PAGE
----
The updated site-speciic risk assessment for the National Bio- and Agro-Defense Facility is a substantial improvement over the original 2010 site-speciic risk assessment, but is still inad -equate in fully characterizing the risks associated with operating a high biocontainment facility in Manhattan, Kansas. Many of the shortcomings identiied in a 2010 National Research Council report have been addressed in this updated assessment and more conventional risk analysis methods were used. However, some risk analysis methods were misinterpreted or misapplied when executed, and there were some questionable and inappropriate assumptions made to develop estimates of the probabilities, frequencies, and amounts of release of foot-and-mouth disease and other pathogens. As a result, the committee concludes that the updated site-speciic risk assessment is technically inadequate in critical respects and is an insuficient basis on which to judge the risks associated with the proposed National Bio- and Agro-Defense Facility in Manhattan, Kansas.

Evaluation of the Updated Site-Speciic Risk

Assessment for the National Bio- and

Agro-Defense Facility in Manhattan, Kansas

Biosafety levels refer to speciic combinations of work

practices, safety equipment, and facilities designed to minimize the exposure of workers and the environment to infectious agents.

Biosafety level 4 pathogens pose a high risk of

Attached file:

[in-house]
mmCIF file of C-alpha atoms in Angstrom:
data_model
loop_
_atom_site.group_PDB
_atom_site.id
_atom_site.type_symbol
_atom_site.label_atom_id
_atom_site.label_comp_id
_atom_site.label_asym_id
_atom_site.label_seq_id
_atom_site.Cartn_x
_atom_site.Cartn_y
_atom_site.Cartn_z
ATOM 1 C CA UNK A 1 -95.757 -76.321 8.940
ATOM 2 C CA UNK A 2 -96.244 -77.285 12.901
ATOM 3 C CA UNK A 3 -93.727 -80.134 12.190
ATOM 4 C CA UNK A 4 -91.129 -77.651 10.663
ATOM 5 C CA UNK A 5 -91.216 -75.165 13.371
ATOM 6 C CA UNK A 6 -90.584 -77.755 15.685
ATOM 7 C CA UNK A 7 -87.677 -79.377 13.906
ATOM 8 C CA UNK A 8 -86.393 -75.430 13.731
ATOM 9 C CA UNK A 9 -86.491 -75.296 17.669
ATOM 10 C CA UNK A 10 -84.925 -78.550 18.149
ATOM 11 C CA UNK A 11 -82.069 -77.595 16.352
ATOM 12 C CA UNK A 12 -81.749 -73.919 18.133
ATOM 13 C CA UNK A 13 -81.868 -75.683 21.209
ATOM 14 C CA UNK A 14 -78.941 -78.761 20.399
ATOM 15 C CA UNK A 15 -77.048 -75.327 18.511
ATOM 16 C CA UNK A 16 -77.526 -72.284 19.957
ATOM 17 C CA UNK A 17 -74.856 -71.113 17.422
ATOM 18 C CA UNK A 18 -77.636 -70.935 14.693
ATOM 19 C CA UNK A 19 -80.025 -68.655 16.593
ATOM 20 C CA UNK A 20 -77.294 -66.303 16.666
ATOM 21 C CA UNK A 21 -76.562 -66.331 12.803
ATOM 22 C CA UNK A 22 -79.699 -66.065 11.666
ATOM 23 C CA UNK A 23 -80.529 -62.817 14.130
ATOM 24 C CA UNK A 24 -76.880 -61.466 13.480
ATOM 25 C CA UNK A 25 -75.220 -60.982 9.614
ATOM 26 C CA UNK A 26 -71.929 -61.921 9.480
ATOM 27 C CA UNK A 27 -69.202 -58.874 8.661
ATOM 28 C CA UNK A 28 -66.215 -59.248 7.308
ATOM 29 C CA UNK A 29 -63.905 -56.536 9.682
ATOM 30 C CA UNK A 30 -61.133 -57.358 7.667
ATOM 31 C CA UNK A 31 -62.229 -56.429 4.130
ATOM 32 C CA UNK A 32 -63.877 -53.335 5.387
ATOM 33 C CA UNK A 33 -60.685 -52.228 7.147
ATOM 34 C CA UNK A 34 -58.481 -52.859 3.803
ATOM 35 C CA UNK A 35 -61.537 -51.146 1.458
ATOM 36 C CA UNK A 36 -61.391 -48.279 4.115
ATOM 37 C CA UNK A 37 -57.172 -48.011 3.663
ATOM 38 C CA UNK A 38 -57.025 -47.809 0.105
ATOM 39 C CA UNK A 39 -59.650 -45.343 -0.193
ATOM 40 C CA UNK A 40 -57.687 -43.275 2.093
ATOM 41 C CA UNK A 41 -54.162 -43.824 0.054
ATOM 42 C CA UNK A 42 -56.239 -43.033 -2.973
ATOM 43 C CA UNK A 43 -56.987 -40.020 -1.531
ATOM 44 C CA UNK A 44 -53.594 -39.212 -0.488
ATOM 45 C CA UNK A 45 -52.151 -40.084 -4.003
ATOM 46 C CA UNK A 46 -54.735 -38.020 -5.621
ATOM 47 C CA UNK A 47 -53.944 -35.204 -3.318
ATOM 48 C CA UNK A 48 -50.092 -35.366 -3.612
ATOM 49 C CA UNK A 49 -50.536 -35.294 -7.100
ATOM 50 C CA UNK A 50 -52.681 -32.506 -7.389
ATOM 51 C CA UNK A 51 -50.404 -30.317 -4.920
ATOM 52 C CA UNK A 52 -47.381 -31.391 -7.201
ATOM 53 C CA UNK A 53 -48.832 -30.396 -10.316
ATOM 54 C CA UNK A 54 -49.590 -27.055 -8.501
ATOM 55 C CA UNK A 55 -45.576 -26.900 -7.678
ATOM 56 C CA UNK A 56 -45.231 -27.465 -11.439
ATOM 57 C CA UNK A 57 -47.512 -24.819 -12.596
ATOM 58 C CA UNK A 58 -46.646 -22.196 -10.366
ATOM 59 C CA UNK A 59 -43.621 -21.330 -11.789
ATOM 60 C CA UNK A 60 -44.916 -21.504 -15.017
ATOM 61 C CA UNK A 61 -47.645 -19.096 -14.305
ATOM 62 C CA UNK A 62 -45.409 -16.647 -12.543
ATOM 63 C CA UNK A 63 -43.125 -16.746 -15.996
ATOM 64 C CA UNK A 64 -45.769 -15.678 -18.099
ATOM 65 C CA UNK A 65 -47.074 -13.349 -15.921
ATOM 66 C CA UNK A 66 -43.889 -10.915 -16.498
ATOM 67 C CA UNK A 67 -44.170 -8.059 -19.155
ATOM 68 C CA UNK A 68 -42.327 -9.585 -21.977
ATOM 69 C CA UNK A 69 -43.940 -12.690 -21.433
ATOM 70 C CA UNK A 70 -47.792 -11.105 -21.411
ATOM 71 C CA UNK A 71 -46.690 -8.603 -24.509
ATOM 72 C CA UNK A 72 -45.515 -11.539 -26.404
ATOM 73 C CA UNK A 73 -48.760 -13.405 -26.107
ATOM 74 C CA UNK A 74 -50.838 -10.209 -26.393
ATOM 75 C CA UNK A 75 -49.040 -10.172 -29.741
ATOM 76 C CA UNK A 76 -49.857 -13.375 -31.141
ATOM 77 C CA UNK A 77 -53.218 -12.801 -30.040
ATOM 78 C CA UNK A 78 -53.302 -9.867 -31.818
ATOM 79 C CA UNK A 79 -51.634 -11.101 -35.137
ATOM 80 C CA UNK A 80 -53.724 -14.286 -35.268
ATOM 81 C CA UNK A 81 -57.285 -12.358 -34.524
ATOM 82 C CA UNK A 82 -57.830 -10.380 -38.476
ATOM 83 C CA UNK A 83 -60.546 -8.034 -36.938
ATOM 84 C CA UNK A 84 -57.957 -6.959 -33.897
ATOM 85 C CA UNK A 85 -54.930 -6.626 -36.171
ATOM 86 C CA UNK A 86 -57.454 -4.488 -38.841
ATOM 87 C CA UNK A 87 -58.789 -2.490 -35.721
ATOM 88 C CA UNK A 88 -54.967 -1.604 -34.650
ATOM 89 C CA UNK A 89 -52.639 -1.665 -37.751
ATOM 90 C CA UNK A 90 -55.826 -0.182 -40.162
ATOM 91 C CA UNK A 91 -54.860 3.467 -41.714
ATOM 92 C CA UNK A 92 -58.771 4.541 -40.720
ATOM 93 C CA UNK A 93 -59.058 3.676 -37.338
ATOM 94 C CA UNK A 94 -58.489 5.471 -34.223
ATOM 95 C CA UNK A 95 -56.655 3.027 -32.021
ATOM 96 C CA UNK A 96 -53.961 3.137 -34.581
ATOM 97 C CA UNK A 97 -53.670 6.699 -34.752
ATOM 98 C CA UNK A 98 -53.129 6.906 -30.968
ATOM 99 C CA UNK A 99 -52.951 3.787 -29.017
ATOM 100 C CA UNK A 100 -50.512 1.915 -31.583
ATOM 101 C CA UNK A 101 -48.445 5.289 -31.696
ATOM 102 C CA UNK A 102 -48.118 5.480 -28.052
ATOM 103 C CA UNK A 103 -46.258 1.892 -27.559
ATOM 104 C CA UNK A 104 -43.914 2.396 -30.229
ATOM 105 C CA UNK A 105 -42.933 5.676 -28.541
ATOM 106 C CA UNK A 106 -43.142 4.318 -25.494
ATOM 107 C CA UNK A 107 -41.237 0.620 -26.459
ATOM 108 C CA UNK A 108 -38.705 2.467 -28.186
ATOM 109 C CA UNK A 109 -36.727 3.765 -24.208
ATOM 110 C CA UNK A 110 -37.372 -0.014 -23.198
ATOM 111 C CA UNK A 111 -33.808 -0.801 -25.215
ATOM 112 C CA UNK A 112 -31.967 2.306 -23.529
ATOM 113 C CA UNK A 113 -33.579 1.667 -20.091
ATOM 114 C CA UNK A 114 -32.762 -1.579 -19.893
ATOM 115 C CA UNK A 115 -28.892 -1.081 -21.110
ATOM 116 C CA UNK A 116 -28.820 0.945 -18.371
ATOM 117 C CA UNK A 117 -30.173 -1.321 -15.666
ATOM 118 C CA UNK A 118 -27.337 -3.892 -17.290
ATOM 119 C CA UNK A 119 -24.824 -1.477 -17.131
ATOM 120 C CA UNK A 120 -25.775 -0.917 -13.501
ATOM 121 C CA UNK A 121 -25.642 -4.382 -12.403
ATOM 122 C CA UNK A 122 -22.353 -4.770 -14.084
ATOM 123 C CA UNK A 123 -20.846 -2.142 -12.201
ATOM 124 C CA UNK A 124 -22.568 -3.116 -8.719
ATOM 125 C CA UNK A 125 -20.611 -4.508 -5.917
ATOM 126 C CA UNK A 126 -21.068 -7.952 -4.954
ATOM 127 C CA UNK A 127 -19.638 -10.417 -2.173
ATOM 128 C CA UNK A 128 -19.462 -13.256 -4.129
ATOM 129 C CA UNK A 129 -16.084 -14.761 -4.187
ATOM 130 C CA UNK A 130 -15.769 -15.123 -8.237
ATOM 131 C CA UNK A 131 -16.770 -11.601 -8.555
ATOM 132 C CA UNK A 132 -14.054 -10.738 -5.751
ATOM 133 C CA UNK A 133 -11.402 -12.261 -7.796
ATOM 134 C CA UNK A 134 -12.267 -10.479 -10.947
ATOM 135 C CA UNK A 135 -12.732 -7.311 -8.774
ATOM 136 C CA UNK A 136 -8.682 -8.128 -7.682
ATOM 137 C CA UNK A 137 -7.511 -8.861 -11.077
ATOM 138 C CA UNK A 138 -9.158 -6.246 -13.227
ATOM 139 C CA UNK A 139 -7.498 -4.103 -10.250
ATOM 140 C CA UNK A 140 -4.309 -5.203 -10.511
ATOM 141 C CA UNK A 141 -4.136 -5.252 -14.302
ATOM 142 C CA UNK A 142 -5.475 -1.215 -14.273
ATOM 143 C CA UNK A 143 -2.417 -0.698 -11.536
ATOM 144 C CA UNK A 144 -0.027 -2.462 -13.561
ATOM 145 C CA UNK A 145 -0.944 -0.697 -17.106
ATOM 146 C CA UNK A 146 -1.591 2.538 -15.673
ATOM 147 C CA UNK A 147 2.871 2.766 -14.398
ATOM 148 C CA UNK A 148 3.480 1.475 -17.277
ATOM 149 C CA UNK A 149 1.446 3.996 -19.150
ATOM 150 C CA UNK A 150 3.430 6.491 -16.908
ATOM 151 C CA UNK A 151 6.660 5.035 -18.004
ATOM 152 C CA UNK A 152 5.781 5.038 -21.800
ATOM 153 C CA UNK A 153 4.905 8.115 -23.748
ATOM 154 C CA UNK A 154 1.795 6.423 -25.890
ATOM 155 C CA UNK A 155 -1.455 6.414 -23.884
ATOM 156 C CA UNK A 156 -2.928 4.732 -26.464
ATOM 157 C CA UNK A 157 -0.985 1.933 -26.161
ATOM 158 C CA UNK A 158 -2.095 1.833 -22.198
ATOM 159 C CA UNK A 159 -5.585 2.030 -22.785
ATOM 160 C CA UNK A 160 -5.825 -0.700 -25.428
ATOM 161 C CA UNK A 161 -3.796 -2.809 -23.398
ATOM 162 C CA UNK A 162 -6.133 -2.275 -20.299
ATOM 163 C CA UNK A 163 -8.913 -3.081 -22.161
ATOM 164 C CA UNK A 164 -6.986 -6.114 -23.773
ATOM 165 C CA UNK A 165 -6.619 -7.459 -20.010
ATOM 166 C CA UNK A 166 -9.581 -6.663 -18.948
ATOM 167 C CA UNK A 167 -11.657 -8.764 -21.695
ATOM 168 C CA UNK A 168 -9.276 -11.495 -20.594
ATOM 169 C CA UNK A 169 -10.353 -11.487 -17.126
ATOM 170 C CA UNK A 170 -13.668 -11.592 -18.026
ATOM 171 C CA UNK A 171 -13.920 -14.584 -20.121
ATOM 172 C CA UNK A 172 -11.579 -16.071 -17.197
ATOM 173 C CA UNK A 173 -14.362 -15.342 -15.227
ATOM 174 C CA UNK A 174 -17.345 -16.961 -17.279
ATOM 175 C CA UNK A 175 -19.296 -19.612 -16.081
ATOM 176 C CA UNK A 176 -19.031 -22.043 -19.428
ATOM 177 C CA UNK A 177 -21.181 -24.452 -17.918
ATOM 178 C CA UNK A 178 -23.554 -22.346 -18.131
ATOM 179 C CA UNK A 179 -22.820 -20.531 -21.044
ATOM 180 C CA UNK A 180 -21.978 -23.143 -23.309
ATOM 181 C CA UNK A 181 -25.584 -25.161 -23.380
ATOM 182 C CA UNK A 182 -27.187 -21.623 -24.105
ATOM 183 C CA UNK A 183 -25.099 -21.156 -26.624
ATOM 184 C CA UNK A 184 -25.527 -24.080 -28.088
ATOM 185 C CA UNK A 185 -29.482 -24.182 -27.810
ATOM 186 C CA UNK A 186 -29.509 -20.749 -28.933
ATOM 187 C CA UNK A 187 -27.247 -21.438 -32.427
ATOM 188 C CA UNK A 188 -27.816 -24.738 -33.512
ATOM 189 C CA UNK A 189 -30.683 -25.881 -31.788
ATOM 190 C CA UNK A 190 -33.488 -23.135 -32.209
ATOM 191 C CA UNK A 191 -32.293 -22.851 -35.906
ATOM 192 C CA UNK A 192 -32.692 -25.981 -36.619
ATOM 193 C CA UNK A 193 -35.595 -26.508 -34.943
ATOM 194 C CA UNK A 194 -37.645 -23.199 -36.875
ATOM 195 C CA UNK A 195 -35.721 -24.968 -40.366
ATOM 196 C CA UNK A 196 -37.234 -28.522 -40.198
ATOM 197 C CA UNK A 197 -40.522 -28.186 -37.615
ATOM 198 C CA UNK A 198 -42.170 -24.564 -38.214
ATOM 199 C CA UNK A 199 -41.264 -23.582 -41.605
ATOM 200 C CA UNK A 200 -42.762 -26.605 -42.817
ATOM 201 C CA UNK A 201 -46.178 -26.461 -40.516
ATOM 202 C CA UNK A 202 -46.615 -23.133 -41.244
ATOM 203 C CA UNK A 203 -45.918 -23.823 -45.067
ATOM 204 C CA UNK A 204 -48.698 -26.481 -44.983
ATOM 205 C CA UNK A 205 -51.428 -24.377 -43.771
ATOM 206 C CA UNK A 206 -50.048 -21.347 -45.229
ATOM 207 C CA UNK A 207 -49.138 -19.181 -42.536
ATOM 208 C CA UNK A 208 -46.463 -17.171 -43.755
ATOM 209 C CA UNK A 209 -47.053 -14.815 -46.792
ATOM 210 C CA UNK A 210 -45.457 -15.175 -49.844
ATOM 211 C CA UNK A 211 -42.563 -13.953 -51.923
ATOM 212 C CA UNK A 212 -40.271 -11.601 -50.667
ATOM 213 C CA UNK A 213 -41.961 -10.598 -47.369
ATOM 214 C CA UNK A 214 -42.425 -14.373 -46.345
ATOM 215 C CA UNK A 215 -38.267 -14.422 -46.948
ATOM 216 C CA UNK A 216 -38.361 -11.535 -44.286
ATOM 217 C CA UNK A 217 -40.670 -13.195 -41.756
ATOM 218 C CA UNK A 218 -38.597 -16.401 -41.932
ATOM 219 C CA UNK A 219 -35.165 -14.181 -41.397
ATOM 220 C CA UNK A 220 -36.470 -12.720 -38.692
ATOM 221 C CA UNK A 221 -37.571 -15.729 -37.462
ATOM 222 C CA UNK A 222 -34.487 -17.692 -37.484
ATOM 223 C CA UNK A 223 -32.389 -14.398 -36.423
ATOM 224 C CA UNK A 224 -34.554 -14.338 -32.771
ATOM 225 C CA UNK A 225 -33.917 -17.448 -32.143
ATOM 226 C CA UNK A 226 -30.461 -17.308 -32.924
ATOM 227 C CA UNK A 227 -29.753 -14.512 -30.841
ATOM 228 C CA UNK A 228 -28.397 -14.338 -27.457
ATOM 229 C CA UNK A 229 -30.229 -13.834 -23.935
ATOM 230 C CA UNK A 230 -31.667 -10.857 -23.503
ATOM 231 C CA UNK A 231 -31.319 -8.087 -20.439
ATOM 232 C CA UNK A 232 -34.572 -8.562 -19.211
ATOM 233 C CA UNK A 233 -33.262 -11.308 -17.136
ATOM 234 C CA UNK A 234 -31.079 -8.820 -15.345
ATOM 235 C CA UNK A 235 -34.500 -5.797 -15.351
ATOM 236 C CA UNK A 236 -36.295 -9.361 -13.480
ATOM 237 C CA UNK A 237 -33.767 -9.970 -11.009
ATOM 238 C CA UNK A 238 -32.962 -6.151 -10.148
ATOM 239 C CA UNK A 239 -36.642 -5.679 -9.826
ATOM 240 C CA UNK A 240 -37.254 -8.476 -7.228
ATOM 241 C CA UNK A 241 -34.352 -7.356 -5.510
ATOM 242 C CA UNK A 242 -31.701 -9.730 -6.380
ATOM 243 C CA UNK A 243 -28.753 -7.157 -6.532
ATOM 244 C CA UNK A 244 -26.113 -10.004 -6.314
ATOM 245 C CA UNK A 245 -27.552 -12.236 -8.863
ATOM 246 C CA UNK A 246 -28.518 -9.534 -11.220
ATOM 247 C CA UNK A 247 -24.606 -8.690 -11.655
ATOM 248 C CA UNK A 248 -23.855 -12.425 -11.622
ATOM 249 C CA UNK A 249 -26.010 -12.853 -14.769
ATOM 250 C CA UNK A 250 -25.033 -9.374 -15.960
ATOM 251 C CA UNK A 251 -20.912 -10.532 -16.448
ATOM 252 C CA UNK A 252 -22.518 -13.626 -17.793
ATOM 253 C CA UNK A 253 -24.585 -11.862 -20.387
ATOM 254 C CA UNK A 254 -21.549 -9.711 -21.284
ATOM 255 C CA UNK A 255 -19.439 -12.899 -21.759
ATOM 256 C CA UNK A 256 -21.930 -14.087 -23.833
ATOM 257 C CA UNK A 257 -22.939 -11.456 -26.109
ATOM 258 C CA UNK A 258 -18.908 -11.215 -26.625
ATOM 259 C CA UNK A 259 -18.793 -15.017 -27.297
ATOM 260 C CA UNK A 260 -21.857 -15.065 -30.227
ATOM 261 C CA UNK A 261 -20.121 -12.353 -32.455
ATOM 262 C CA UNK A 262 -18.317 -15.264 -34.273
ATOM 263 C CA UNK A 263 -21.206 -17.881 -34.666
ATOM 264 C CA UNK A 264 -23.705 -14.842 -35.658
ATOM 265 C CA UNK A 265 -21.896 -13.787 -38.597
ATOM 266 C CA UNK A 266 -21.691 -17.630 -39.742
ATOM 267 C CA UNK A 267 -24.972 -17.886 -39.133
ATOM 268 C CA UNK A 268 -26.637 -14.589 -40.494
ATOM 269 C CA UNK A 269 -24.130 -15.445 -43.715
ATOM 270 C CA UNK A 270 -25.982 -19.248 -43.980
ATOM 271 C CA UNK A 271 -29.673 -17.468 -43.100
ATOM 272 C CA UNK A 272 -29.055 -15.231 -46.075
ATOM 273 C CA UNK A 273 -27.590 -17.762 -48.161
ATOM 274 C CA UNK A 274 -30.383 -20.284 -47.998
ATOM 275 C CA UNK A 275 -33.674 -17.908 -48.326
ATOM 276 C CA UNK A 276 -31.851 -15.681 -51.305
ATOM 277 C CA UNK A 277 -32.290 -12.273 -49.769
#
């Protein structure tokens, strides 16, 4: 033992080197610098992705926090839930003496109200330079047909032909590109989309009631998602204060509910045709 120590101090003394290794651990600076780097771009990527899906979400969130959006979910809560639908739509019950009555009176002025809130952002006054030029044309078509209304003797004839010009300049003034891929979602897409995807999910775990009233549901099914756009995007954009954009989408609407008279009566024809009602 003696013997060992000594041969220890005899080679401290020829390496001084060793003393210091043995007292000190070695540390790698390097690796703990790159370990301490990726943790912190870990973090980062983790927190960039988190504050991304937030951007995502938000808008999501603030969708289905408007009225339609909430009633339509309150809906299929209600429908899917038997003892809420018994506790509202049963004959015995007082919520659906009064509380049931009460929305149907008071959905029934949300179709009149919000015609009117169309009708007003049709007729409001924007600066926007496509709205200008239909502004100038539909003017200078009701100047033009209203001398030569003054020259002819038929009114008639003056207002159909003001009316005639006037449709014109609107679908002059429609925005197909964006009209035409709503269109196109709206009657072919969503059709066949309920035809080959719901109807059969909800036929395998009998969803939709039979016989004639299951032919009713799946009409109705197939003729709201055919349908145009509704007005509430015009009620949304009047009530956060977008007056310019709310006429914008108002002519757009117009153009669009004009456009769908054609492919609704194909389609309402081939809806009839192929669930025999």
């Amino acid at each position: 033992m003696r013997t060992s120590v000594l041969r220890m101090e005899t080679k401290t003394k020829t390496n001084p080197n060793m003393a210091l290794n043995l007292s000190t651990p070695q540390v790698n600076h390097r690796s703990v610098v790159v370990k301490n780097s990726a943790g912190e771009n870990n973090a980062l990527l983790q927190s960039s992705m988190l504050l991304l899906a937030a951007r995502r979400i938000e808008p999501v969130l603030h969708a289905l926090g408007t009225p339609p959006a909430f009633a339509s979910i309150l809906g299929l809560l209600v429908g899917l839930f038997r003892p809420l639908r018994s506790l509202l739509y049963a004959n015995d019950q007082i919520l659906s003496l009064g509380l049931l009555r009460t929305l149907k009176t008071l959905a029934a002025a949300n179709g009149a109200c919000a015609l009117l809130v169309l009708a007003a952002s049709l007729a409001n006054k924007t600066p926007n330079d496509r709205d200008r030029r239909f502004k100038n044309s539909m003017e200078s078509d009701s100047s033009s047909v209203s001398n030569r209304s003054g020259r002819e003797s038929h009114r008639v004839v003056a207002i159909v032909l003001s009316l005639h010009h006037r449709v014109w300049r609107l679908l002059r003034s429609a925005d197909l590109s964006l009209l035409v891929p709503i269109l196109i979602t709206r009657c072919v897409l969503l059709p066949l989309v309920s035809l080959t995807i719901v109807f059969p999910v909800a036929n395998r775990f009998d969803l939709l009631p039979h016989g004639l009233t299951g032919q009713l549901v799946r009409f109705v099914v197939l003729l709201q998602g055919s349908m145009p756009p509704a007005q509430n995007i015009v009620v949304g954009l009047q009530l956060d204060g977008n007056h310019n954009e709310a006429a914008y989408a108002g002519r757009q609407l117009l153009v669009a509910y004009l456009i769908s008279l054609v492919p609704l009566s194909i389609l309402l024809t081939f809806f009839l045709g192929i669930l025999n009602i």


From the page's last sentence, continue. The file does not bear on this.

life-threatening disease for which there is no vaccine or therapy. Centers for Disease Control and Prevention Glossary/ http://www.cdc.gov

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obligation of National Bio- and Agro-Defense Facility construction funds until the National Research Council review was complete.

A previous National Research Council report, released in 2010, found that the site-speciic risk assessment was inadequate due to lawed methods and assumptions which potentially underestimated the risk of an accidental foot-and-mouth disease virus release from the National Bio- and Agro-Defense Facility in Manhattan, Kansas. In response, Congress again withheld construction funds and mandated that the Department of Homeland Security update its site-speciic risk assessment to address shortcomings, and asked that the National Research Council evaluate the updated site-speciic risk assessment.